5 of 5

9 April 2021

Consumer protection and product liability – 5 of 5 Insights

How will the EU's regime on the supply of digital content and digital services to consumers differ from the UK's?

Debbie Heywood looks at the EC's incoming Digital Content and Digital Services Directive and how it differs from the UK's consumer protection regime under the Consumer Rights Act.

  • In-depth analysis

Debbie Heywood

Senior Counsel – Knowledge

Read More

Incoming changes across the EU

The UK reformed its consumer protection rules, dealing with the supply of digital content and services (whether digital or not) under the Consumer Rights Act 2015 (CRA).

Coming slightly later to the party, as part of its Digital Single Market project, the EU passed a number of consumer protection Directives in 2019, including one on contracts for the supply of digital content and digital services (Digital Content Directive).

The Digital Content Directive must be transposed by 1 July 2021 and applied by 1 January 2022. The provisions will apply to all digital content and services supplied after 1 January 2022 save that the provisions on modification and right of redress will only apply to contracts concluded after that date.

Expand for a summary of the Digital Content and Digital Services Directive

What will the changes mean for UK businesses?

The Digital Content Directive did not have to be transposed before the end of the Brexit transition period and will not apply in the UK. UK businesses supplying to consumers in the EU will, however, need to understand the new rules and how they differ from the regime in the UK.

In some ways, the new rules should make it easier for UK businesses. A historical lack of harmonisation in parts of the consumer protection framework means that businesses are used to having to take local laws into account. As the new Directive is a maximum harmonisation measure, Member States will not be able to enact lesser or higher protections unless the Directive explicitly allows them to, although they are still free to regulate general aspects of contract law (like formation). Contractual attempts to vary or derogate will not be binding on the consumer.

This should lead to a more uniform approach across the EU which will be helpful to UK businesses as well as to EU ones.

How will the EU regime differ from the UK one? 

There are a number of key differences between the incoming EU regime and the UK's existing one.

Digital services – a new category of contract

While the CRA separates consumer contracts into contracts for the supply of goods, services, and digital content, the Digital Content Directive introduces the concept of 'digital' services as distinct from other services and applies mostly the same rules to the supply of digital content and digital services.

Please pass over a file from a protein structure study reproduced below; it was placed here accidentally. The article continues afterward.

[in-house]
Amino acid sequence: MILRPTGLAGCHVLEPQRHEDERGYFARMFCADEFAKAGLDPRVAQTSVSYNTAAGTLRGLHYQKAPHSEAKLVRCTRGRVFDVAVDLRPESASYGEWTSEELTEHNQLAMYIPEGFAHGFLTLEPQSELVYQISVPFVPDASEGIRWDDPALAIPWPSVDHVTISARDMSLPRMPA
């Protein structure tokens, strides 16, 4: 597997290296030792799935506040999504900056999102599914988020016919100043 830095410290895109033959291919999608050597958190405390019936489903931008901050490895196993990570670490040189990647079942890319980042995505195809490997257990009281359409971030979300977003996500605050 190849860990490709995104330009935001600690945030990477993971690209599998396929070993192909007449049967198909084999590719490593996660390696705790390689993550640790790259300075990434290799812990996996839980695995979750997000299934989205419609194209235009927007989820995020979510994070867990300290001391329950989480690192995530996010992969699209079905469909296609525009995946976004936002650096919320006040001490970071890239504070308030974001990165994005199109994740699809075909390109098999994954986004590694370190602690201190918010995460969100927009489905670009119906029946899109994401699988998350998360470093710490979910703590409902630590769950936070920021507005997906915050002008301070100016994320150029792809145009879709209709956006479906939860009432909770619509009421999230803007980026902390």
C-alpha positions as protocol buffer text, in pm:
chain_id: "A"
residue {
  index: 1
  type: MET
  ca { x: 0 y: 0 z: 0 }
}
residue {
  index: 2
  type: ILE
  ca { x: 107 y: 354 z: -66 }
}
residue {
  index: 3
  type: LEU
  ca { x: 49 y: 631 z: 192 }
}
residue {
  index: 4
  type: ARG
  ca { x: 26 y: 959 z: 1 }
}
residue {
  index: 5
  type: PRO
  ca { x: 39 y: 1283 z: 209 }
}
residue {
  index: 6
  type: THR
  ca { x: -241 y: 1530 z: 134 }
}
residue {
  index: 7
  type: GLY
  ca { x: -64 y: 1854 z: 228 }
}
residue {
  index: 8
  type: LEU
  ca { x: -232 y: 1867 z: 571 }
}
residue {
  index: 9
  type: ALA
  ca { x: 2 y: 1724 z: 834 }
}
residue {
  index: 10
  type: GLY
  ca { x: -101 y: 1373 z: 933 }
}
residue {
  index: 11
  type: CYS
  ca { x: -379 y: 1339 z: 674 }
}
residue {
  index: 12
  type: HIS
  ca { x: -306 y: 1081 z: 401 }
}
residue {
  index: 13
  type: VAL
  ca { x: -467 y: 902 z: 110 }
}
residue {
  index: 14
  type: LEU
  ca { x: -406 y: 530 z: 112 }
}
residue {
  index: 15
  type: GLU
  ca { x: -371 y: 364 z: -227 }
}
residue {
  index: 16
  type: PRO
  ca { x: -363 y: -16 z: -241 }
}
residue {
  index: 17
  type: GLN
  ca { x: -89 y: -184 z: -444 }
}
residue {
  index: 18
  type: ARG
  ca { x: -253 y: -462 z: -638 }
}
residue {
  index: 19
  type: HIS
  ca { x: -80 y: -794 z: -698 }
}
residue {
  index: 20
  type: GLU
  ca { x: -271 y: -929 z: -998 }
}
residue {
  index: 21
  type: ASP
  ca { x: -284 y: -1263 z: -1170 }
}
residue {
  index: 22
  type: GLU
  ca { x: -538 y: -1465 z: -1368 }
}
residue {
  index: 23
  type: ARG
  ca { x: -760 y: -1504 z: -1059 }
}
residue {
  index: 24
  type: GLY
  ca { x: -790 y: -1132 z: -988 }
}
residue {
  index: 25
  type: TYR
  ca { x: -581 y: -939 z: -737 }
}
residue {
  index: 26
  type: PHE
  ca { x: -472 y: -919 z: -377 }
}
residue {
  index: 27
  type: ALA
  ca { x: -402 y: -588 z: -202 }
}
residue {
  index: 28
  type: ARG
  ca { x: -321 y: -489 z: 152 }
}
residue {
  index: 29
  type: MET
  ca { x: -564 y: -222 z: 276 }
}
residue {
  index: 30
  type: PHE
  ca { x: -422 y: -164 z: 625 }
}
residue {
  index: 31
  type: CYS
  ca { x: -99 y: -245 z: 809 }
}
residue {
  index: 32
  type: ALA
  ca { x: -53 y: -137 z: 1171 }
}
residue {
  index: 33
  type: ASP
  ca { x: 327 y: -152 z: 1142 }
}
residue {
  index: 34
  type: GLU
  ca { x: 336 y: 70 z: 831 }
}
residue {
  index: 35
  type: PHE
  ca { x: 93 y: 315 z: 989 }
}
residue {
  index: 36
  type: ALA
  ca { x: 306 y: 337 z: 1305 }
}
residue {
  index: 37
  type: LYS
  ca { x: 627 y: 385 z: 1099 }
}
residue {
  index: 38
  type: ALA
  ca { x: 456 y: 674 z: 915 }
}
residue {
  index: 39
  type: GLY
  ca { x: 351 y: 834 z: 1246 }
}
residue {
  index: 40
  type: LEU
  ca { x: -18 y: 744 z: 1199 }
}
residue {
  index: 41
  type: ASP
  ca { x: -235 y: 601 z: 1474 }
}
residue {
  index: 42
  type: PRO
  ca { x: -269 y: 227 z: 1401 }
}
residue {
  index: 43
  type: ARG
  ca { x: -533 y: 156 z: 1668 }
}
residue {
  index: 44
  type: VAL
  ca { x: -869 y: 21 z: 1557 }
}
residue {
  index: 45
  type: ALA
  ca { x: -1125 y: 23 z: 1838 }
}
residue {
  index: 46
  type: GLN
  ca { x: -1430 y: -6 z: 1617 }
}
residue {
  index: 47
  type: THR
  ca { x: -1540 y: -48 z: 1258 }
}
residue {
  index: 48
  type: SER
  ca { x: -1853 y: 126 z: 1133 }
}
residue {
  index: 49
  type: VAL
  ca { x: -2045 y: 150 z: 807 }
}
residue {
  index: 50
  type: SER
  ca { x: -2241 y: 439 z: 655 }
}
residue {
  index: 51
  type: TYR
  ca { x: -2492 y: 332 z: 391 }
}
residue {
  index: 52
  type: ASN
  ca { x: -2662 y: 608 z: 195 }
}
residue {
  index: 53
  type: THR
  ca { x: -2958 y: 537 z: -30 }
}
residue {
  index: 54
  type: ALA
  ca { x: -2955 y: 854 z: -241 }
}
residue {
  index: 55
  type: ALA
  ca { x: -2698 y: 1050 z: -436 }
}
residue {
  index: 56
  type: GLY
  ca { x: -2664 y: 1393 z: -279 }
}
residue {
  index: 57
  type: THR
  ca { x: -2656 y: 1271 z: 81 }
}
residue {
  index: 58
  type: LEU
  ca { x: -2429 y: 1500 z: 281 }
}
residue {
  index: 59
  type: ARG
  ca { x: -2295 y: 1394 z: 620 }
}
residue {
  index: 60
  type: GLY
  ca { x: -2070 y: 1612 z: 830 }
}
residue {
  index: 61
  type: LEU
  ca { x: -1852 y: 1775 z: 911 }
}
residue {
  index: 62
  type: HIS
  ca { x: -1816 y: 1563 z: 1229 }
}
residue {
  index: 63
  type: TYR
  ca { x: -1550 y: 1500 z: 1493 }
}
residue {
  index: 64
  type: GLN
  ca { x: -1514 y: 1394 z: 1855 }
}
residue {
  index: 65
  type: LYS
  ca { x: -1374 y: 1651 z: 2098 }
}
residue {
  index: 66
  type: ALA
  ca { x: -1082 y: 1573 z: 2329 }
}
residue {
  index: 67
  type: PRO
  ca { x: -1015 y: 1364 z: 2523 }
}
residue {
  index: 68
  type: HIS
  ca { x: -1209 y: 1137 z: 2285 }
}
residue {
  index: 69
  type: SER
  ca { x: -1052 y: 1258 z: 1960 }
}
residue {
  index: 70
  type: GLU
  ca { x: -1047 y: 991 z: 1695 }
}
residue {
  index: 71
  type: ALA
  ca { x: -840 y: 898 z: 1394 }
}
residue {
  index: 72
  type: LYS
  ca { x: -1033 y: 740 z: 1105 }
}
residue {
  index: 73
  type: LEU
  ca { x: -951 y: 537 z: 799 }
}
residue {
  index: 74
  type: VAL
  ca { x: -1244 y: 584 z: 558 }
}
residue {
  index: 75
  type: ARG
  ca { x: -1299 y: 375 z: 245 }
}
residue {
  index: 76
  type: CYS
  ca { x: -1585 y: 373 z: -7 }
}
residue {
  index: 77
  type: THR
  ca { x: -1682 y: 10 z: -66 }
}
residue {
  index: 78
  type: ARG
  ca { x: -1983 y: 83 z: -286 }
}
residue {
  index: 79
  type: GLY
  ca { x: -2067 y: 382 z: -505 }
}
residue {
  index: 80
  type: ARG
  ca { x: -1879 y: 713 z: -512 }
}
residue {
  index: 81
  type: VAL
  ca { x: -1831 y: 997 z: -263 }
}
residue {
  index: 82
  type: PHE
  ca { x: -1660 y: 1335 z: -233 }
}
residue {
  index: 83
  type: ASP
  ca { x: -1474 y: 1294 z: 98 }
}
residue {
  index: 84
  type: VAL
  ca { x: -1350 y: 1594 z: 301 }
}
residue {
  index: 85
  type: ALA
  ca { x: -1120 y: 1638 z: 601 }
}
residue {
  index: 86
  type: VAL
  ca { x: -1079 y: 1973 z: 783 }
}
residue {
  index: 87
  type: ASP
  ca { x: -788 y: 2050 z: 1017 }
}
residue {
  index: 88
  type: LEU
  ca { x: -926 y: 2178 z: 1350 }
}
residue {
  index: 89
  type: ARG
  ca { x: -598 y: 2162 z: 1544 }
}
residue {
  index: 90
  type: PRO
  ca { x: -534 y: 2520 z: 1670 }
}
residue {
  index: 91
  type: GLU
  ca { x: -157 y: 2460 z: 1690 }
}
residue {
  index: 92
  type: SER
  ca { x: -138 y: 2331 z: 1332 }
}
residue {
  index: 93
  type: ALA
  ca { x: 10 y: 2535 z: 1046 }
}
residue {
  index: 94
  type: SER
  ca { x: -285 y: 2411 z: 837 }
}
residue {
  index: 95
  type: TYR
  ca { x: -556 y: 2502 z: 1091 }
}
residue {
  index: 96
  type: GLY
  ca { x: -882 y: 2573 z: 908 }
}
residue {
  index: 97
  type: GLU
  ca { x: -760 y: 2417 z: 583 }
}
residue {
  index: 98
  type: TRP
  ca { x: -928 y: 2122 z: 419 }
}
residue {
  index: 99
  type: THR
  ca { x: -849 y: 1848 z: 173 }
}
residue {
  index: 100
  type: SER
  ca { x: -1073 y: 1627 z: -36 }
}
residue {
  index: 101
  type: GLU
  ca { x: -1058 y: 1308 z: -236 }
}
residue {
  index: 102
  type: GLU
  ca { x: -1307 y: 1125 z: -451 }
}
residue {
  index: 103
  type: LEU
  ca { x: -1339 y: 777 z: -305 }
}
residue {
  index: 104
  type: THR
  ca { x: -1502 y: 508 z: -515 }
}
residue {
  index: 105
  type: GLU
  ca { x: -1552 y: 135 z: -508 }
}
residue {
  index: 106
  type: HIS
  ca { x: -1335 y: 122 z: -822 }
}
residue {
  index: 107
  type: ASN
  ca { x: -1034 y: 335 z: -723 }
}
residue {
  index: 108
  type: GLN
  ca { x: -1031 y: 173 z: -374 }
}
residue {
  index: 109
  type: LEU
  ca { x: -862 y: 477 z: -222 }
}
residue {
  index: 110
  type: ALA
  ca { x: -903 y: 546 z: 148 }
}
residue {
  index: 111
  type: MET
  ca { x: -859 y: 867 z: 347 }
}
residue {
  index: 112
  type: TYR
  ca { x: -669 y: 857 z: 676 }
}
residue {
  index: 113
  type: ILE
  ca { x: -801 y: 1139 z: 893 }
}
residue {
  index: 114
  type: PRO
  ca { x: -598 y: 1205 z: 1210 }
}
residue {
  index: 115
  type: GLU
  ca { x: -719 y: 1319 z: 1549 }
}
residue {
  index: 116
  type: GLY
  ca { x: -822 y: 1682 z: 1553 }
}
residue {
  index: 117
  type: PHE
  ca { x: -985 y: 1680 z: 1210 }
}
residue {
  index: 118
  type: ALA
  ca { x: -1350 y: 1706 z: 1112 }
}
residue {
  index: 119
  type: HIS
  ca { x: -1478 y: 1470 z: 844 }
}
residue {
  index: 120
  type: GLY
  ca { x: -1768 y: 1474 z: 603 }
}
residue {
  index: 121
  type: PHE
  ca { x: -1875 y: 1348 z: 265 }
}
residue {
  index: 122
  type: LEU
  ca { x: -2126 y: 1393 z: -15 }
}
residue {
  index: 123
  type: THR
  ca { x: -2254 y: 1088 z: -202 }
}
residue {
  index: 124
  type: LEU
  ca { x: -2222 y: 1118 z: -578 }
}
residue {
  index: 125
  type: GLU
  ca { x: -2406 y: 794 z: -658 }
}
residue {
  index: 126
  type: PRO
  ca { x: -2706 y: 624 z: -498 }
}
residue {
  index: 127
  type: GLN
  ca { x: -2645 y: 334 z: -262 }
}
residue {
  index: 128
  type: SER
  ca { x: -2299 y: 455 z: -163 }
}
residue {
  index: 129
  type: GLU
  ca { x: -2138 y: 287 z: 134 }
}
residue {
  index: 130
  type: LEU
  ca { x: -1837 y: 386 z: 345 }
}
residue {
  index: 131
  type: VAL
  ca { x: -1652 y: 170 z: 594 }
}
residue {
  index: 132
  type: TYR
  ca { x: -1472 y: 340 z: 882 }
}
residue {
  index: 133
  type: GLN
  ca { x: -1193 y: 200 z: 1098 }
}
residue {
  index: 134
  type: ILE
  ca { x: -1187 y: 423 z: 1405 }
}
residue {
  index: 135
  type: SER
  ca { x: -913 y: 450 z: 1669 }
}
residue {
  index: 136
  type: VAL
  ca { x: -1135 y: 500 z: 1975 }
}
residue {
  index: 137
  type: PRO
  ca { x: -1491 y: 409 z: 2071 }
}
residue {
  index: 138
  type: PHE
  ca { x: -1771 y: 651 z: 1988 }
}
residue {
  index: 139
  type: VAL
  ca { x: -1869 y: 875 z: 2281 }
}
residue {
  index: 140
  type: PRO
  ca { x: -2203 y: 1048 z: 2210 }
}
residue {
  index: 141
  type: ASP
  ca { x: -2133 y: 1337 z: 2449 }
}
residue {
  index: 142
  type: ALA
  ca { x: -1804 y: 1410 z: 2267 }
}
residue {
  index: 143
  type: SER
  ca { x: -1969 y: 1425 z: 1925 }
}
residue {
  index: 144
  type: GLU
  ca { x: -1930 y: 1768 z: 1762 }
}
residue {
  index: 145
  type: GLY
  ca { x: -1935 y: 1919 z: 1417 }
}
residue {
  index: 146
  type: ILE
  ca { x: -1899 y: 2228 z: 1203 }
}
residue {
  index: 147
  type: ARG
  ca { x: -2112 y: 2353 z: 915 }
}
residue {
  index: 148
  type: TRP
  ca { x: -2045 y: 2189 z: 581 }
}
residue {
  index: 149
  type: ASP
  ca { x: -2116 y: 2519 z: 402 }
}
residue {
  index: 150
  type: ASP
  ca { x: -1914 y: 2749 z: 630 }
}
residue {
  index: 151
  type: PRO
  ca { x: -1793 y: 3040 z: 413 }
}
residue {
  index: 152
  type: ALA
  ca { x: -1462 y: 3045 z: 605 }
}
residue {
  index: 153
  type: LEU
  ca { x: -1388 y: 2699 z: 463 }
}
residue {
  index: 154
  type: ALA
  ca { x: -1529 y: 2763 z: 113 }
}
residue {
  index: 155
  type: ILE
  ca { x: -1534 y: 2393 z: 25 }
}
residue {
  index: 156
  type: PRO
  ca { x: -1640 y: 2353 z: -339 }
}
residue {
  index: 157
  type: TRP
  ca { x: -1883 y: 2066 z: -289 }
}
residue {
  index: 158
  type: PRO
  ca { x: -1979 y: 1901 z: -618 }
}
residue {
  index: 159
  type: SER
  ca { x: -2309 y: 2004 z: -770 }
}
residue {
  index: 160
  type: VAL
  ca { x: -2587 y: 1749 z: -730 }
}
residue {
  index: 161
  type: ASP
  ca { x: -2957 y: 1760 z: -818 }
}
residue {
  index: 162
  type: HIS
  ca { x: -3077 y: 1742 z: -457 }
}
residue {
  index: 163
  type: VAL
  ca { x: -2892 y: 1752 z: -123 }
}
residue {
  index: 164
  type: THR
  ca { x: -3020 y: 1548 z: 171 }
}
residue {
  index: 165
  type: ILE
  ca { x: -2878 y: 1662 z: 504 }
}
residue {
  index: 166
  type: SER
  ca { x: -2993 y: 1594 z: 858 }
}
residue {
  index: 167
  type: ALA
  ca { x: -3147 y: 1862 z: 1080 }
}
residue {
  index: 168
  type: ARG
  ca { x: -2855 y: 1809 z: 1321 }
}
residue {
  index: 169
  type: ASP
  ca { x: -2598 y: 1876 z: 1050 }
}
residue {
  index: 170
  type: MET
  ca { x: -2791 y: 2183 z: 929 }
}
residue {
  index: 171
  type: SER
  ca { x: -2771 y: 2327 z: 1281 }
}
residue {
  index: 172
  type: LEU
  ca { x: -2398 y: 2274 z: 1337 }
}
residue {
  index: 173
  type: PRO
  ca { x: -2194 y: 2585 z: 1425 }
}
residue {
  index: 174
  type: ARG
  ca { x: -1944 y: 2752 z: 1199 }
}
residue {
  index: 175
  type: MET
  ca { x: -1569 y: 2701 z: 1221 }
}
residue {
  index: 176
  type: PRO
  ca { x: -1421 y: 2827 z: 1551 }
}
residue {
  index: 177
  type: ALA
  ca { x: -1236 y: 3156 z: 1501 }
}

Digital services include SaaS so sharing of content, cloud services including hosting and supply of content, and social media.

Personal data as consideration

The provisions relating to digital content under the CRA only apply to paid-for rather than free content (with the exception of where defective content which is free causes damage to a device or other digital content).

The EU rules treat personal data (other than data required by the trader to supply the digital content or services) as consideration, so as a form of payment equivalent to money. This means that the rights and remedies available under the Directive apply to digital content and services 'paid for' with personal data.

Goods with digital elements

Goods which rely on digital elements to work are not within scope of the Digital Content Directive. Despite their digital elements, they are treated as goods and consumer rights and remedies are dealt with under the Sale of Goods Directive.

The CRA treats mixed contracts slightly differently although the end result is similar. Technically, there are different remedies for non-conforming contracts for the sale of goods as against the sale of digital content. However, where digital content supplied with goods does not conform to the contract, the goods themselves will be treated as not conforming and goods remedies for non-compliance will be available.

When to supply

The CRA does not stipulate a time within which digital content must be supplied. Services (which under the CRA includes digital services), must be supplied within a reasonable time where the contract is silent as to time of supply.

The Digital Content Directive requires digital content and services to be supplied without undue delay after the contract is concluded unless otherwise agreed.

Fitness for purpose

The CRA implies a statutory term that digital content will be fit for a particular purpose. As digital services are treated separately, there is no equivalent statutory term for them. Instead, services must be performed with reasonable skill and care and in compliance with pre-contractual information.

Under the CRA, fitness for particular purpose means any particular purpose for which the consumer informs the trader (expressly or by implication) that they are entering into the contract. The contract will contain an implied term that the digital content is reasonably fit for that purpose, whether or not it is a purpose for which the content is normally supplied and whether or not the trader accepts the purpose. A contract may also be treated as making provision about fitness of the digital content for a particular purpose by custom.